What’s in a name

I bought Land of my Ancestors by Botlhale Tema because it is literally about the land of my ancestors. She writes a dramatised history of the ownership of the Welgeval farm in the North West from the 19th century. I grew up roughly twenty kilometres from Welgeval, and my sister currently resides in Welgeval. So I was obviously intrigued when I read a synopsis of the book about a place as close to home as I’ve ever read.

I also bought it because I was hunting for nostalgia. I wanted to be transported back to my childhood. I wanted to reminisce the smell of red dust of dusk intermingled with sweet wood smoke. The faint animal smell from every homestead because when I grew up very house had a pen. These small kraals were usually in the from of the yards. A few goats or sheep would be kept in them. Chickens. Everyone had chickens. No one was too poor to not have a chicken. The colourful ones. Brown. Yellow. Or black. Or brown with patches of red. The ones with personalities. You shooed it and it looked at you and for a second you got so scared because a thought crossed your mind that you have no idea of the level of intelligence of a chicken. Those ones that would grumble quietly to each other like they were conspiring. Probably trading tips about how to run when their times came to face the butchers knife. Then there were a few roosters in the village. Roosters might have been few and far in between but we could all hear them announce dawn before first light even peeped through that wet velvet air in the morning. Back then we they were the alarm clock. But you never eat a rooster. Yet sometimes someone was desperate enough to kill a rooster for a meal. Other times it was to give the rooster a mercy kill because of its old age. The thing would cook all day, making everyone hungrier than usual. Then finally when supper time came hours later, it would still be as tough as a Levi jean. The bones would have no marrow and everyone would go to bed swollen with disappointment at the pot that was on the fire the whole day. The unluckiest was the one who killed it. They usually woke up with a tummy ache. The rooster’s last revenge.

As you can tell I started the book with very high hopes. Maybe unfairly high. I didn’t get all that I was looking for in this book because the plot ran off on its own without rich characters to carry it. But the book is a gem of local indigenous history. Black South African don’t think much about slavery. Speak about colonialism then everyone understands. The book touches on how the latter caused the former.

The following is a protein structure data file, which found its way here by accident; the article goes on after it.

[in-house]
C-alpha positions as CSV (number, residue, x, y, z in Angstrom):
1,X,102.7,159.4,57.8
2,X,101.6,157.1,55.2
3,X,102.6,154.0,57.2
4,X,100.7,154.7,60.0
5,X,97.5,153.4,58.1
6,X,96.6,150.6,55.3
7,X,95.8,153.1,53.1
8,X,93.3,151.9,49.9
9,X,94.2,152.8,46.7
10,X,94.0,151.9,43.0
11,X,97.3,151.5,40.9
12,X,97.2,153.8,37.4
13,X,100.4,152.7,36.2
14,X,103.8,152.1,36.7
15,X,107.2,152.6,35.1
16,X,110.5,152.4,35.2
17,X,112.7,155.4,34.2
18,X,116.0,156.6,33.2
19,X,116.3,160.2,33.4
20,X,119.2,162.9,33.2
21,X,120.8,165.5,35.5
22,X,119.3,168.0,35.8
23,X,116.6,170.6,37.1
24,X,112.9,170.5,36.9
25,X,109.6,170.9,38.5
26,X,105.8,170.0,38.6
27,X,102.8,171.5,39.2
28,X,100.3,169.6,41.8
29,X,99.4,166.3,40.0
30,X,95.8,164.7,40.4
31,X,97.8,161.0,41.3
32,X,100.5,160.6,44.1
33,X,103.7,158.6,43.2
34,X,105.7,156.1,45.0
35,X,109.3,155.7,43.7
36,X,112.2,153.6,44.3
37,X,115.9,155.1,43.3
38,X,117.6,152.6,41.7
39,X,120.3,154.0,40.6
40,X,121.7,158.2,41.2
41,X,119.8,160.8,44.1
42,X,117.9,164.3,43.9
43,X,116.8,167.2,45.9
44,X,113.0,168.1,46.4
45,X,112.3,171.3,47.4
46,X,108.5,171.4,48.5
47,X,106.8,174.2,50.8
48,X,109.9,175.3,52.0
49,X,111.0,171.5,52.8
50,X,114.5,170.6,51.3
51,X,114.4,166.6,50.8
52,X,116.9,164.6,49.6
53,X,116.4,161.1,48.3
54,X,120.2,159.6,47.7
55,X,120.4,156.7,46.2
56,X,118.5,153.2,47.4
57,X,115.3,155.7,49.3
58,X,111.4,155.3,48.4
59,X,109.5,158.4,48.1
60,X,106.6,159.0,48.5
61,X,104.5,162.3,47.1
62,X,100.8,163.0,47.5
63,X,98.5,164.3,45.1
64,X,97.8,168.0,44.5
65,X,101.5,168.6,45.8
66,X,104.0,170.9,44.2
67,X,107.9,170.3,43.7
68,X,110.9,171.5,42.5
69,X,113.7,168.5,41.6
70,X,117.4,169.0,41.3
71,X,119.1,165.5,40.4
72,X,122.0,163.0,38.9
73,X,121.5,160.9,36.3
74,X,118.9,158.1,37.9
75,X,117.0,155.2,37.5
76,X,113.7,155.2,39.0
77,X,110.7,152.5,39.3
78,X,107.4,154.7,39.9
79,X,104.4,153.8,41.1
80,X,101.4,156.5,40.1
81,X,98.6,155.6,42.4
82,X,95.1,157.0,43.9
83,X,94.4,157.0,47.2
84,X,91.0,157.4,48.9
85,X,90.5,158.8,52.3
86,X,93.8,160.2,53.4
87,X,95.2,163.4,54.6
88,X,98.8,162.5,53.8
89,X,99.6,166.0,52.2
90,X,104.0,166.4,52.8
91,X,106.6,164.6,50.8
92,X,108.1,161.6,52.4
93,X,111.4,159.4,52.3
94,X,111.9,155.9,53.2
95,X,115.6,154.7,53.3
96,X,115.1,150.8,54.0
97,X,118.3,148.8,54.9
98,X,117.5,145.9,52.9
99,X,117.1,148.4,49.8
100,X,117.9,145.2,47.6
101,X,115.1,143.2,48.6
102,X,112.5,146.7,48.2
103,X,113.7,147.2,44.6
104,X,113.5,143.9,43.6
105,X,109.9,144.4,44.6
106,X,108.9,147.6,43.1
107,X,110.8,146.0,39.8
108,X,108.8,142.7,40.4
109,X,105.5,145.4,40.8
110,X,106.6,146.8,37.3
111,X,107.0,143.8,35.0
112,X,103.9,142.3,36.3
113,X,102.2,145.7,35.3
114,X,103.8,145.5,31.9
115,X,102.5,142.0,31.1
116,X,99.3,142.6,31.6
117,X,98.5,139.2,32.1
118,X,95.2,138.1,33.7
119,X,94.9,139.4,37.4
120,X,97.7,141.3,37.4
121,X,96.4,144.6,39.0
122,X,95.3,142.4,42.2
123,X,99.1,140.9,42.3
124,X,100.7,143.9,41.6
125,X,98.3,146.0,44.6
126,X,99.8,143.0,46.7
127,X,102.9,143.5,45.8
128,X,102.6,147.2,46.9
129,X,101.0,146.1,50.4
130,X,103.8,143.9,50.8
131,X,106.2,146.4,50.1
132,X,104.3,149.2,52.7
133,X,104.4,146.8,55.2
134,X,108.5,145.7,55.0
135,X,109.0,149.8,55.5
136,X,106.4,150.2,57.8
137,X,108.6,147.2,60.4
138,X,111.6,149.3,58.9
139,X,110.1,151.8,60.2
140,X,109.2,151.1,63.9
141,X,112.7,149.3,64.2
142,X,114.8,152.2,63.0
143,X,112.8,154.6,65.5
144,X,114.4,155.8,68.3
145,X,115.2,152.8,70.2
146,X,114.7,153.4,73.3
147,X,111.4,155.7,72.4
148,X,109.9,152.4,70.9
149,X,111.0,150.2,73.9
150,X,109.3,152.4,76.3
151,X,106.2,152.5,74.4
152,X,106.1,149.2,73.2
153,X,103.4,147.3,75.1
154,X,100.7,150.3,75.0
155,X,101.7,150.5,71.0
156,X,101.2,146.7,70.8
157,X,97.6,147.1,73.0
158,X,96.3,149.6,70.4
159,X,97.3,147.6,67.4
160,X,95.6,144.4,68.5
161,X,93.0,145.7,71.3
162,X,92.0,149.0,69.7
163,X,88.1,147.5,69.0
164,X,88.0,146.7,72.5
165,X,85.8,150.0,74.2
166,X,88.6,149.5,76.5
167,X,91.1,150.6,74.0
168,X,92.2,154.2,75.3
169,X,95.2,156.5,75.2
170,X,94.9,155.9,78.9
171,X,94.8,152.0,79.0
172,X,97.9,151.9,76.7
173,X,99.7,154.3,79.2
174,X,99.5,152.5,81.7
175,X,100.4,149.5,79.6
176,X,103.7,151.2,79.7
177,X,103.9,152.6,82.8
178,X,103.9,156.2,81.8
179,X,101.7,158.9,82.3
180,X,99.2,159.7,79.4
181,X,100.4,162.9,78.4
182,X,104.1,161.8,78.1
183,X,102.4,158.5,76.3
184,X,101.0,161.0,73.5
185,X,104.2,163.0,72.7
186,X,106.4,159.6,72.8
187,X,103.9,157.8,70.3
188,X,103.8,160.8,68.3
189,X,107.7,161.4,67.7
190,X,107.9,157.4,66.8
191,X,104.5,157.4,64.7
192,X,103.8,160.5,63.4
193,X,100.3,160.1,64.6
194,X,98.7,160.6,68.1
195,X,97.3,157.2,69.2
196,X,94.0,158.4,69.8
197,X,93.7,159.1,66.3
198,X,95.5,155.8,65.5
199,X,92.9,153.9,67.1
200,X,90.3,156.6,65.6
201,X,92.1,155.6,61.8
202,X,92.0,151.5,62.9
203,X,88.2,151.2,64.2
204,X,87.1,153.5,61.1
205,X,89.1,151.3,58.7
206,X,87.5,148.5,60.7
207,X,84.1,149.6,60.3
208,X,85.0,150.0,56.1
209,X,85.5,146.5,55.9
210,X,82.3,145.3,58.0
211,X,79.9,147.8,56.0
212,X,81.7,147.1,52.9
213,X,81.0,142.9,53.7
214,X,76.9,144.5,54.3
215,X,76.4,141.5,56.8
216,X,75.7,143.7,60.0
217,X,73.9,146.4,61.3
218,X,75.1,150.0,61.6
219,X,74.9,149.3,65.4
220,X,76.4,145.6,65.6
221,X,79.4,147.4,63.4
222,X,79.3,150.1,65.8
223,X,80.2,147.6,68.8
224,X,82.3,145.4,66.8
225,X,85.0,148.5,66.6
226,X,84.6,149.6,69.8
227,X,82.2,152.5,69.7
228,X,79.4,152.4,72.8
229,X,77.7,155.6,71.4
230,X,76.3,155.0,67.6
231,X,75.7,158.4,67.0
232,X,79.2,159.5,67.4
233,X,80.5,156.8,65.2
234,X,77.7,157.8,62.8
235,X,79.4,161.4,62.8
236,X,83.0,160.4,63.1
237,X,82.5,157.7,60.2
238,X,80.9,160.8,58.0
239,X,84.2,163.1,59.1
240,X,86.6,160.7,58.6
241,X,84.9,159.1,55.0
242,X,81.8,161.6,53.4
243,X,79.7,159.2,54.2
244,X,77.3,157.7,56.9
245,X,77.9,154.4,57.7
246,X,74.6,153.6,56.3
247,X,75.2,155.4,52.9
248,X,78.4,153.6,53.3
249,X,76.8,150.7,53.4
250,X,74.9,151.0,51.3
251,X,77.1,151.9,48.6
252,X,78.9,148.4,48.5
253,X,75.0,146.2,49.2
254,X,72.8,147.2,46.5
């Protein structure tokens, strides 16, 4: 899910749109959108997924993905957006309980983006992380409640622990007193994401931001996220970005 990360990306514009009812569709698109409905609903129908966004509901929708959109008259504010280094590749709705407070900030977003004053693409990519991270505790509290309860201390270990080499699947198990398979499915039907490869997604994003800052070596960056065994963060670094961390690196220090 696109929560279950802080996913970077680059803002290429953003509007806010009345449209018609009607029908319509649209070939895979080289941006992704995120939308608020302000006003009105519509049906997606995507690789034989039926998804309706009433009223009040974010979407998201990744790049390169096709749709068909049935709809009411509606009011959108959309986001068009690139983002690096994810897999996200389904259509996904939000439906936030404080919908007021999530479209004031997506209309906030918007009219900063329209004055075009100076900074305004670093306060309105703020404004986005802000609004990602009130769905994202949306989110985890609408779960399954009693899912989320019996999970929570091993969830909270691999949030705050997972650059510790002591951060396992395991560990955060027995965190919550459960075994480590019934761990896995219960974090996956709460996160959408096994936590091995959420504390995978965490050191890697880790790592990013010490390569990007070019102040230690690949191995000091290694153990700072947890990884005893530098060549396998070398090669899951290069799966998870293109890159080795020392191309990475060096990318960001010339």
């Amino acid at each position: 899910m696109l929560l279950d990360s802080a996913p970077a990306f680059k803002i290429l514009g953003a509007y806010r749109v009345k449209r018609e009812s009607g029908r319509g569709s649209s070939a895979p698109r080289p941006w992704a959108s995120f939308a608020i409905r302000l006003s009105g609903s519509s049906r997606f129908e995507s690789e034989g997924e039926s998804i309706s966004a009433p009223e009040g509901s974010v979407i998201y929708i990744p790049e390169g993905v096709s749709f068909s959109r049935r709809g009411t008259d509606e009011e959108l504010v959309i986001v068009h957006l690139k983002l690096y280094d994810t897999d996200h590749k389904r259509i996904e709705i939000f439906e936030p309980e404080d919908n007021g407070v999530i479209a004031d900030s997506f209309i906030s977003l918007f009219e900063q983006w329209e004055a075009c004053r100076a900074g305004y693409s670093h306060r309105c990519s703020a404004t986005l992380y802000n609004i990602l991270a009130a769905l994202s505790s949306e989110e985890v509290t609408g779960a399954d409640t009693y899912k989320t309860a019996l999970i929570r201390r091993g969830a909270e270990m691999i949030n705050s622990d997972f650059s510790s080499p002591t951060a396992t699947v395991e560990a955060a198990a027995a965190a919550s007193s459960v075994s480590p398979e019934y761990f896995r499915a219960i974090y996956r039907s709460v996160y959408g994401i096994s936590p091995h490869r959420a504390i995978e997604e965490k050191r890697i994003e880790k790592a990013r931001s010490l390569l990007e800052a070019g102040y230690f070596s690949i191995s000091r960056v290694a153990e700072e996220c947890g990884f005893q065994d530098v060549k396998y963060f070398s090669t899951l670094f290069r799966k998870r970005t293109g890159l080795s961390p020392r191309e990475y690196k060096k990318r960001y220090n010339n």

Then there is the issue of names. Christian names. Baptism names. English names. Whatever you want to call them. I’ve touched a little bit on names in my post Mosi-oa-Tunya (The smoke that thunders) – Victoria Falls. I know many people named after months, September, January, and so on. These names according to Mme Botlhale were given to boys kidnapped from villages and presented as orphans to the state because slavery had been abolished when this happened. The state would give all the boys names after calendar month, January to December and back again, the girls got names from the Bible. Then the raiders would sell them to farmers where they worked and the law stipulated they be released when they turned 25.

I use my second name. My African name. My first name I reserve for taxes and bills. No one calls me by it and when I do hear it as it happens from time to time, it feels wrong to my soul.  I’ve thought of changing it multiple times. I still have plans to change it eventually. For now I carry it like a semi-secret shame. Flinching a little each time a teller from a government office calls me when on queue. Knowing this is not what God calls me.

There is power in continuity and traditions. I believe this statement almost from an intellectual point of view. It pains me that I don’t live it.  It pains me that traditions I grew up with are lost and the post-millennials in my family will never know it. The family values. The community spirit. That absolutely annoying but sweet thing called lack of privacy. Sharing. It is dying because like so many of my peers, I don’t live it. But I also hate tradition.  I don’t honour tradition when it propagates historical inequalities and gender disparities. When it refuses to be questioned, or interrogated. When it refuses to adapt, not change, but adapt for its own survival. But the older I grow the more I realise that at its core, it a question of values. The traditional way of life harmonises human to human, and human to nature. Never taking more than you need, and sharing with your neighbour. The values now being promoted from the West through sustainable development. But values most Africans have abandoned because they made them predisposed to being plundered. A source of internal conflict for me.

Read the book if you’re looking for a light read with loose historical context about Transvaal’s people both natives and settlers. Mostly if you want context about the area around Welgeval and the origins of its historical dwellers.

 

 

 

 

 

 

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